Information for Patients Information for Patients

Information for Patients

Information for Patients

General information on cancer, the treatment journey and where to turn to for additional support.

There is a range of support available to cancer patients in the North provided by many local charities including emotional counselling, financial advice, transport and much more. Your clinical nurse specialist may have advice on who to speak to for further help. Furthermore, the following website provides details to help support patients get the support they need in the North of Scotland - www.cancersupportnorthscotland.co.uk

Cancer Services in the North of Scotland

Cancer is a complex disease and its treatment often requires a range of specialised care. In the North of Scotland, there are three main cancer centres in Aberdeen, Dundee and Inverness with a range of ancillary services provided across the six Boards that make-up the North Cancer Alliance.

Patients who are concerned with their health should arrange an appointment with a GP. In an emergency where symptoms are severe, you can attend an Accident & Emergency centre for help. For more information on symptoms of cancer and seeking medical advice, please use the NHS Inform website.

GPs may undertake a physical examination and ask questions about your history and general health. They may also arrange for blood tests or X-rays. Depending on the results of these investigations, they may refer you to hospital for further diagnostic testing, and depending upon the urgency, this may happen quickly. Patients may also be informed of suspected cancer through screening programmes, such as for breast, colorectal or cervical cancer.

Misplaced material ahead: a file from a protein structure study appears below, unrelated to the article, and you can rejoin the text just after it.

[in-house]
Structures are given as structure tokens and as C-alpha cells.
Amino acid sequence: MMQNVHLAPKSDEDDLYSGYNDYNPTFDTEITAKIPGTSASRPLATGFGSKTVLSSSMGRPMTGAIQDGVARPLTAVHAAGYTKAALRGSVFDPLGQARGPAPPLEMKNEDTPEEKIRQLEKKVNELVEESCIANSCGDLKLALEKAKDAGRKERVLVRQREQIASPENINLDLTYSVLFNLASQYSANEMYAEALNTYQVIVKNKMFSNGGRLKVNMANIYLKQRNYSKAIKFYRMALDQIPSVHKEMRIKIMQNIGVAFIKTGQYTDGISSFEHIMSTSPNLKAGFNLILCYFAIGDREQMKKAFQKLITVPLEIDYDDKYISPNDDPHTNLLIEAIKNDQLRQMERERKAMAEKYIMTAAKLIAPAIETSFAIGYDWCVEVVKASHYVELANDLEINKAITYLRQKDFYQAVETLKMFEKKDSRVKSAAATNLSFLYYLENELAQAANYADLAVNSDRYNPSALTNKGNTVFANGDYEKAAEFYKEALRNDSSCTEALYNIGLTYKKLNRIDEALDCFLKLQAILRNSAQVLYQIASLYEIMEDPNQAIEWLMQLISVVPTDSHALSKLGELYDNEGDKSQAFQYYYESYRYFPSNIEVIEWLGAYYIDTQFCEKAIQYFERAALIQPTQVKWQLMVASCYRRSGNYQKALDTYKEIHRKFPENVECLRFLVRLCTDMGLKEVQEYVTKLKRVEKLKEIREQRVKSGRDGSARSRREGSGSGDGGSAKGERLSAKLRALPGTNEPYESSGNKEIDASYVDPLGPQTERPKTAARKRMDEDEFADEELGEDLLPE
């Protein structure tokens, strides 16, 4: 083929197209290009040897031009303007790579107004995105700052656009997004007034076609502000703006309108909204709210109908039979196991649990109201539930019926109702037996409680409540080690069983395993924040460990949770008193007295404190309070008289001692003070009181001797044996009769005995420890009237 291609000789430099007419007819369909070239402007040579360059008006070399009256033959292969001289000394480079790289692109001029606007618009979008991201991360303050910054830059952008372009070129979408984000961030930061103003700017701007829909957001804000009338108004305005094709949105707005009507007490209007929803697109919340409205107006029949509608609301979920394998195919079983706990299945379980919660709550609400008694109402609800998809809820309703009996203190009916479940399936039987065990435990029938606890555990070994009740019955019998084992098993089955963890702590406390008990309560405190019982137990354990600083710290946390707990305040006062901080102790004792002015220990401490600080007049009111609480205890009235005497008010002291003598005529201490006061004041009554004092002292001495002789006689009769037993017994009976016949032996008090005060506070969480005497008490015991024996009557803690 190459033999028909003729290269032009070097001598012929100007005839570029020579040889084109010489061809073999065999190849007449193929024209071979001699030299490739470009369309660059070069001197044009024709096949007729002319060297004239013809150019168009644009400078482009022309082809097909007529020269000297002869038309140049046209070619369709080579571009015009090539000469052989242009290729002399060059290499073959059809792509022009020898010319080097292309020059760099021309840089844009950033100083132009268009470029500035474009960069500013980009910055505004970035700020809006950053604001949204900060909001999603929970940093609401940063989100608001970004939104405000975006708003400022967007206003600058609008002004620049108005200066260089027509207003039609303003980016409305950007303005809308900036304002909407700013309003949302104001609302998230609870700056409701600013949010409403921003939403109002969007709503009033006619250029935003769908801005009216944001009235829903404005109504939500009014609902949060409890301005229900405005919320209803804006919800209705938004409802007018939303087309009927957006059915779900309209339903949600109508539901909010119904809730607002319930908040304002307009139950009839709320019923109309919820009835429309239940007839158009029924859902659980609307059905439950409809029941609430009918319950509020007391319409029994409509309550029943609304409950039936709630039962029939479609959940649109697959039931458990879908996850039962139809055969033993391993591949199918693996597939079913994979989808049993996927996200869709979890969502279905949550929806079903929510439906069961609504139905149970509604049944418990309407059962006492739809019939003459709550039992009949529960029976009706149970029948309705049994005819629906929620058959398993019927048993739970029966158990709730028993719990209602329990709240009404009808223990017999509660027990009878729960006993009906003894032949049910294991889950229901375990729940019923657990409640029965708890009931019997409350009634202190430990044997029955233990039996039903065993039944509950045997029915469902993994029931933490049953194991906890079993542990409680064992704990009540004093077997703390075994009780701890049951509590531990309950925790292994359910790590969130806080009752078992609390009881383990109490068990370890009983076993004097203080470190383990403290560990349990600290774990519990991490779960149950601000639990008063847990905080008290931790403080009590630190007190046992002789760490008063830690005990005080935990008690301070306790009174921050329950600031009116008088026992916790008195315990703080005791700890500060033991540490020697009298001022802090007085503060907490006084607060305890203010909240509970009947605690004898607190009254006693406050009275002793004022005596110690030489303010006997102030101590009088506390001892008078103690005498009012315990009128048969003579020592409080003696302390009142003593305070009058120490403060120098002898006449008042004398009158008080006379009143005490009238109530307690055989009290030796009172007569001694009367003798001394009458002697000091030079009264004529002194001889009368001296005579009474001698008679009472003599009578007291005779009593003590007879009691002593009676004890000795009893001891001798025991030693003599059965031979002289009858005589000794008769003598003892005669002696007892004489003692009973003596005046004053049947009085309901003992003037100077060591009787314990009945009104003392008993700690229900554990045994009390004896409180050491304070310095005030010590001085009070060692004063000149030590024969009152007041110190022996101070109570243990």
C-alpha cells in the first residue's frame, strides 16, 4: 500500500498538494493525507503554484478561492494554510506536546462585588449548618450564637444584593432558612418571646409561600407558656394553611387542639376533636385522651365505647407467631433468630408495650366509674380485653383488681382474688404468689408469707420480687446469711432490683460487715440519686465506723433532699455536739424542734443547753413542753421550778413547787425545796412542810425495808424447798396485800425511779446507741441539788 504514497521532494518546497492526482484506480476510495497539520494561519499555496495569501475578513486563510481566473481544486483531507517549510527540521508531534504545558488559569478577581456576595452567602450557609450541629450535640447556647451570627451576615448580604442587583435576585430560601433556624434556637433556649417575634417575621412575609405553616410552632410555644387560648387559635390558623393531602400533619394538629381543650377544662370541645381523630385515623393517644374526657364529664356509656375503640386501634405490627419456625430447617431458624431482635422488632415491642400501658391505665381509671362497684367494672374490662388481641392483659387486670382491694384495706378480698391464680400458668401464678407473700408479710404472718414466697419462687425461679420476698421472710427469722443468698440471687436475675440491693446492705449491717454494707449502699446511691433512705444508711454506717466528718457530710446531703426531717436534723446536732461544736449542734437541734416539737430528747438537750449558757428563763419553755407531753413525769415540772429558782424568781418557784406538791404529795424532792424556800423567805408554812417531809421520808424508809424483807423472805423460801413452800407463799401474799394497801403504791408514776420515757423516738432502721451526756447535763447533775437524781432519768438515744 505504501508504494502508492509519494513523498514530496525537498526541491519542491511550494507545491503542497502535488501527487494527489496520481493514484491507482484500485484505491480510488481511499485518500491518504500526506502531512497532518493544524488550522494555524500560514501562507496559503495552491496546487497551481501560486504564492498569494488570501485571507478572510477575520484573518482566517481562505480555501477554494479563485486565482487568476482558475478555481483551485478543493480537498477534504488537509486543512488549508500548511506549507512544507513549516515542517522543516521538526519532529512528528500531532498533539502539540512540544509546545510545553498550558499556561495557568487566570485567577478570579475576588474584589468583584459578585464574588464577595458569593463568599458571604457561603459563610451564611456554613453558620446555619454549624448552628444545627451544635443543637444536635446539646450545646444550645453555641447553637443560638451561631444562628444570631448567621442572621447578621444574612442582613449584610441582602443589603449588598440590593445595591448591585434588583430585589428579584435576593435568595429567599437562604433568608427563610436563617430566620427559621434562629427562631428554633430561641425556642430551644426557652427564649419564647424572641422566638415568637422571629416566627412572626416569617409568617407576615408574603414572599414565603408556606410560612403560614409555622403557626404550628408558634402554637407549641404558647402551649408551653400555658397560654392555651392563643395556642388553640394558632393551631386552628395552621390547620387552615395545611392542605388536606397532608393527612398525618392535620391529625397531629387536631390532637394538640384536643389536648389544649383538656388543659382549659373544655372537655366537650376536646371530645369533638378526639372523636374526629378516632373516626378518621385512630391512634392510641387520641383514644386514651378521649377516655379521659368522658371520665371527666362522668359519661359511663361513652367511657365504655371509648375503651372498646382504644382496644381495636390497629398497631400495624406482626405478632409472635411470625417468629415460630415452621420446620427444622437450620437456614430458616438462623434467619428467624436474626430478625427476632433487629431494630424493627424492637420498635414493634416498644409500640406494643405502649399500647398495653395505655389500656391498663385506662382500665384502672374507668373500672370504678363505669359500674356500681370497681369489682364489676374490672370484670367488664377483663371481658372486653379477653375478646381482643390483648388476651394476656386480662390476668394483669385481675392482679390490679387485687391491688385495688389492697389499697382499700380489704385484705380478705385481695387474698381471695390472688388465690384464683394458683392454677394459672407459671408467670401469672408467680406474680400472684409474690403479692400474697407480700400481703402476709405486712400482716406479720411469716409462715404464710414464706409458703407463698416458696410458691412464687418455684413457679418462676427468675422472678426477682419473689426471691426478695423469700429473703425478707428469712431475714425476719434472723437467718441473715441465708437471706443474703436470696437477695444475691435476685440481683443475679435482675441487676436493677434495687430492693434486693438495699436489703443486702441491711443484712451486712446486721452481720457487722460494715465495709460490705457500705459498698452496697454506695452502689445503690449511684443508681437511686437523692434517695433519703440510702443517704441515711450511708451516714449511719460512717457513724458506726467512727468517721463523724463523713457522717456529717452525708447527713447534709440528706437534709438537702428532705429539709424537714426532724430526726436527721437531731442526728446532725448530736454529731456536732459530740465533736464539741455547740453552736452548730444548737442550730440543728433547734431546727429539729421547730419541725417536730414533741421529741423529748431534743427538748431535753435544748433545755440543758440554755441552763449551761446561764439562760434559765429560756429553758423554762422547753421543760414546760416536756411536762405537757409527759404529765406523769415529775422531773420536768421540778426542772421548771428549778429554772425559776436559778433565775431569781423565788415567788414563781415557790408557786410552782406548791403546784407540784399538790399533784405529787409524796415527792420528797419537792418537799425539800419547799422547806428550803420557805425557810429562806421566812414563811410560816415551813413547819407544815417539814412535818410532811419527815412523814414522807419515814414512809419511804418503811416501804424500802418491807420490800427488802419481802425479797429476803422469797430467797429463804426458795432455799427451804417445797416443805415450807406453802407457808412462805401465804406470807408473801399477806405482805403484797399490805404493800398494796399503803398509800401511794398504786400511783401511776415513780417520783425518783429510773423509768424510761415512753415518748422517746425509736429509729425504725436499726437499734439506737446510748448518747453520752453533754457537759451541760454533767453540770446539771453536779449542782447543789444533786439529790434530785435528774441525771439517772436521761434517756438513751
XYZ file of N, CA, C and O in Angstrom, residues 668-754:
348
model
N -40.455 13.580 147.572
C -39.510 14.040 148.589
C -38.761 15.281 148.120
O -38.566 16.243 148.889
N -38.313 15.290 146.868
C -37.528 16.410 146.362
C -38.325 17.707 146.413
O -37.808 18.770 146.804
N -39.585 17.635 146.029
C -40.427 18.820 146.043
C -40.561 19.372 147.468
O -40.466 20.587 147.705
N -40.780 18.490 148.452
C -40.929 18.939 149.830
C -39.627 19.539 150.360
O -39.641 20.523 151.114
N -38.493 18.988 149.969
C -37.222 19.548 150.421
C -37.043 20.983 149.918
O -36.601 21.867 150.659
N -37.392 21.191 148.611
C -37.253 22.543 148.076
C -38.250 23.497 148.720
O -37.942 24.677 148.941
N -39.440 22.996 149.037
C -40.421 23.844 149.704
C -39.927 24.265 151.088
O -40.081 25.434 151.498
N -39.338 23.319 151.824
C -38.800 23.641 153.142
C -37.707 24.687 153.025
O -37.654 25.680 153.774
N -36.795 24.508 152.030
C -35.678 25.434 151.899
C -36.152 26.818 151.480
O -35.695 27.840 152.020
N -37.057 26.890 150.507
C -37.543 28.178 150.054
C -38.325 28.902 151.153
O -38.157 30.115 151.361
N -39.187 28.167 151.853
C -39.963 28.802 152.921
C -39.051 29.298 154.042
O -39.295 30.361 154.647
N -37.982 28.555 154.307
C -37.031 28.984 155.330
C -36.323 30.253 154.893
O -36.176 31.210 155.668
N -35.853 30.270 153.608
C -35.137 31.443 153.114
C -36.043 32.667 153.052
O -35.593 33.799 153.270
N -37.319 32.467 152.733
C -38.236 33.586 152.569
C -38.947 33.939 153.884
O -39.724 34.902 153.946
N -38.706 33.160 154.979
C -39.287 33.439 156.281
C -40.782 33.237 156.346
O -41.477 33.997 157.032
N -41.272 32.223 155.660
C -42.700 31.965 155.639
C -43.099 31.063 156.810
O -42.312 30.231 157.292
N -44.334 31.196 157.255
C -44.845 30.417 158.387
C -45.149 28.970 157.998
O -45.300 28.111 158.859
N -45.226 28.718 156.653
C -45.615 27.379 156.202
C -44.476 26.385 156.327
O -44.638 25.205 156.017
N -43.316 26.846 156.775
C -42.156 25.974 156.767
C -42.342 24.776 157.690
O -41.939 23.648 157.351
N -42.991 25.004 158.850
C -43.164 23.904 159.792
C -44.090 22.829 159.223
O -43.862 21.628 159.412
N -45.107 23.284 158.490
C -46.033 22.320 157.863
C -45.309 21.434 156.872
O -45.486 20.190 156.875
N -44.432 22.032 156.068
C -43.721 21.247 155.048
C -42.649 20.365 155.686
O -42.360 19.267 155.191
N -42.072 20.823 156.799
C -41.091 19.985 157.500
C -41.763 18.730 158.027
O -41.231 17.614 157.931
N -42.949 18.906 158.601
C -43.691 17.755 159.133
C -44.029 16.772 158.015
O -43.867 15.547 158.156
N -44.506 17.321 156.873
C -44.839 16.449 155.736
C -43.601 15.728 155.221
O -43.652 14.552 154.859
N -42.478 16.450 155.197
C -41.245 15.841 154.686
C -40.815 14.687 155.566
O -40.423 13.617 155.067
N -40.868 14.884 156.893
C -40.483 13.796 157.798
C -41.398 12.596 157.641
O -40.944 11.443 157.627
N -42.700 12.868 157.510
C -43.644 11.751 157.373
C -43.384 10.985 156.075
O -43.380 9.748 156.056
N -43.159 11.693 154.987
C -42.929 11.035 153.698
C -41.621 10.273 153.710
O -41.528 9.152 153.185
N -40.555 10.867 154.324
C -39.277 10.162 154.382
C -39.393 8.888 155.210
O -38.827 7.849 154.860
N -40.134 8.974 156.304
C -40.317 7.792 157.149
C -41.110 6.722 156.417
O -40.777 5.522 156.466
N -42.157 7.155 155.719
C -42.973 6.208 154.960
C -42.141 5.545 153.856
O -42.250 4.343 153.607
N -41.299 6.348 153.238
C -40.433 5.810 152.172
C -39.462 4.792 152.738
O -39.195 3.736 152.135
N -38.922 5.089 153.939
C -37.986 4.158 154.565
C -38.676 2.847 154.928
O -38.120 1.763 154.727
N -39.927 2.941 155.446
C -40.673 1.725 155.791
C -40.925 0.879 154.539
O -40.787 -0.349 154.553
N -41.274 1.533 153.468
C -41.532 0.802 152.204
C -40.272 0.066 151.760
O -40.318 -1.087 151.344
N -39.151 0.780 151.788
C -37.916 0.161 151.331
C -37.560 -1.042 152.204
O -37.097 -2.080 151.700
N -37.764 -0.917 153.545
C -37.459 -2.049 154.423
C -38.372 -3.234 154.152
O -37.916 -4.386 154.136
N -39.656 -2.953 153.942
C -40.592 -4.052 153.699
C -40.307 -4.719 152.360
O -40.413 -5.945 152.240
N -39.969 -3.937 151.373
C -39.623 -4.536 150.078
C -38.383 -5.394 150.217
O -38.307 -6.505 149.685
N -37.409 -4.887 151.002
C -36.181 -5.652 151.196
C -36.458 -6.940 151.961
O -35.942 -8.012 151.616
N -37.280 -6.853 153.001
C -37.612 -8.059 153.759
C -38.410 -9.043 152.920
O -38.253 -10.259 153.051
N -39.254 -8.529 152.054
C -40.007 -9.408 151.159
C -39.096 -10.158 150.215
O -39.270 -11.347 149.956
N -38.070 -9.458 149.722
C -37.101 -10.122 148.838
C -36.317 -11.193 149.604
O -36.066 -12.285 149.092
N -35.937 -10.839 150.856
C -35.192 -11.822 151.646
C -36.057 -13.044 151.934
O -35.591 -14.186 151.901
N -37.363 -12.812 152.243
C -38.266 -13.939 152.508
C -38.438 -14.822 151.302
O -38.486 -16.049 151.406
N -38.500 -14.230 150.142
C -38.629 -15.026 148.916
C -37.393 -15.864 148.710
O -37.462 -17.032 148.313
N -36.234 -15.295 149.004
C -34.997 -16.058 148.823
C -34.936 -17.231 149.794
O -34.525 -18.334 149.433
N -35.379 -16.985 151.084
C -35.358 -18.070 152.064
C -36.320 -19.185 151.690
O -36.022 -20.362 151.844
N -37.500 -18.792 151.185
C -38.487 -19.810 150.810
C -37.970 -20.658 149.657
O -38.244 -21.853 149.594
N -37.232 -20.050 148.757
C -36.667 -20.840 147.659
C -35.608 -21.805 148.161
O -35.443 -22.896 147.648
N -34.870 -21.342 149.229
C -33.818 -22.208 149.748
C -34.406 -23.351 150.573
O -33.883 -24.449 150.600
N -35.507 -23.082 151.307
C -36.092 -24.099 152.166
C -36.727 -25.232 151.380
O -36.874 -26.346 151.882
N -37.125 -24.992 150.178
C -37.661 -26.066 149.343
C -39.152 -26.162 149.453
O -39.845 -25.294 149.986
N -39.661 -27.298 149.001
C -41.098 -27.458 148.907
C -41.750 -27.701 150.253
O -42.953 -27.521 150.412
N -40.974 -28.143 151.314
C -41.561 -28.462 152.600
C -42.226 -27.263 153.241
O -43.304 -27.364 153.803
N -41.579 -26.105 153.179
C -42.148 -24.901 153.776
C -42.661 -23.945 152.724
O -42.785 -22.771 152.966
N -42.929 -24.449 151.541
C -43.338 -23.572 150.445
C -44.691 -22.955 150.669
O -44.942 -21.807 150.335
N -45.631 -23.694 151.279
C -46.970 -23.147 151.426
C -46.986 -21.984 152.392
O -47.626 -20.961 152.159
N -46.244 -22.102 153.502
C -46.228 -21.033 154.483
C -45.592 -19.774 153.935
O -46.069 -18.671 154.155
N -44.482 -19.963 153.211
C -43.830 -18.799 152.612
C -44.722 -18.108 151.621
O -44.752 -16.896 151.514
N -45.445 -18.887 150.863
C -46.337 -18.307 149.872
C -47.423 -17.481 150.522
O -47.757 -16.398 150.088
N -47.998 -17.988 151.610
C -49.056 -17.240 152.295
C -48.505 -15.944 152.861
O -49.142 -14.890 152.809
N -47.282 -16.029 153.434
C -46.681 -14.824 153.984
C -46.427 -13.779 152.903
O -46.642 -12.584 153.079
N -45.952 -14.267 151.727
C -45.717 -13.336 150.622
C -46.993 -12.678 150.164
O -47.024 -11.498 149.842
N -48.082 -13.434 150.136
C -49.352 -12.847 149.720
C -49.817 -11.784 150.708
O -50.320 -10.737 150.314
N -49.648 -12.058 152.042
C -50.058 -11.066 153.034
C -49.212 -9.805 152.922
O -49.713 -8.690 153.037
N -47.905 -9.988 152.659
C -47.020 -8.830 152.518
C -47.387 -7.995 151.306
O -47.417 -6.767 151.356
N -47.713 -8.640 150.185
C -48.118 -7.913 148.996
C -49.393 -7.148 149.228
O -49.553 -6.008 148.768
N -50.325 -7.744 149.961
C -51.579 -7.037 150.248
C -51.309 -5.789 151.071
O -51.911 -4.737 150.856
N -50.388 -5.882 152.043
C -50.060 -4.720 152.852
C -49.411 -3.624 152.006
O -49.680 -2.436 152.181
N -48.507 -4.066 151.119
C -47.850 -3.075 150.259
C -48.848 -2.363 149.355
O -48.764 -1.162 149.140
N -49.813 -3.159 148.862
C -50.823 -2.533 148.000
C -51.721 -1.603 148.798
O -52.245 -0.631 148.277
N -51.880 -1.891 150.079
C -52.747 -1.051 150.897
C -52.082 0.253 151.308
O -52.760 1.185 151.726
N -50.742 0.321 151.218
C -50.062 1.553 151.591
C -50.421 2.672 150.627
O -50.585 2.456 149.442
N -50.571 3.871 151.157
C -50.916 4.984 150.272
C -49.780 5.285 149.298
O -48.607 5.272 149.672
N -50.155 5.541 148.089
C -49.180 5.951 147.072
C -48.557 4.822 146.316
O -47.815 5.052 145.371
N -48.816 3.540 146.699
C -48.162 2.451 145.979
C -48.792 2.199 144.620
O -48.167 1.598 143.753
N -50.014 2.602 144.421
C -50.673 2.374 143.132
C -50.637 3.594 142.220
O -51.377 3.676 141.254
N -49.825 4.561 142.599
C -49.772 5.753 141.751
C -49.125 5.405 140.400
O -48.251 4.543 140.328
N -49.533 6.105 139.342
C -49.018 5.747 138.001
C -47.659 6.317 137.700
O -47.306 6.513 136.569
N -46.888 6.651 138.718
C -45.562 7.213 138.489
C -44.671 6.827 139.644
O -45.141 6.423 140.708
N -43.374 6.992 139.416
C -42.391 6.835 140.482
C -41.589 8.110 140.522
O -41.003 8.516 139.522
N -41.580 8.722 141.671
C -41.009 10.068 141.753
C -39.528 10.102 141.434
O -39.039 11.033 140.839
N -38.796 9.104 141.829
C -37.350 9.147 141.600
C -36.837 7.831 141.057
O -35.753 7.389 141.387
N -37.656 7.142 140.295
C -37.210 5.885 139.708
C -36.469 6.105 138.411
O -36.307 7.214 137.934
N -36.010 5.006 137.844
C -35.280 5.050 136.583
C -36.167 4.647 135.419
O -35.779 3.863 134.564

The type of tests carried out in hospital vary depending upon the suspected type of cancer but common diagnostic methods include computer imagery including CT and MRI scans, blood tests and the use of cameras to examine inside the body. Samples may also be taken for analysis using a procedure called a biopsy.

Results from tests will be discussed by a Multi-Disciplinary Team (MDT) consisting of consultants, nurses, radiographers, oncologists and other health professionals. After examining all the results of the tests, a diagnosis will be made about the cancer. Further tests may measure the extent of the cancer under a process known as Staging. This may happen before treatment begins or as part of your treatment plan, and often depends on the type of cancer.

In determining treatment options, your MDT will discuss your details and outline courses of action. You will be consulted in deciding your course of treatment and monitoring of the cancer. There may also be the option to get involved in clinical trials, which are essential to testing new treatments and may be available in your local area. You can ask your consultant for more information on the availability of trials and your suitability for taking part.

You will be given information on the intent of treatment, possible side effects and follow-up care. You are always able to have a relative or friend with you during consultations to help you understand your options.

Cancer treatments are improving all the time but are too numerous to list here, but may include the following either on their own or in combination:

  • Surgery with curative intent (removing the cancerous tumour)
  • Surgery to ease symptoms
  • Radiotherapy - use of radio waves to kill cancer cells
  • Chemotherapy - use of chemicals to kill cancer cells
  • And more per specific tumour-group

Further information will be available from your consultants and health care professionals.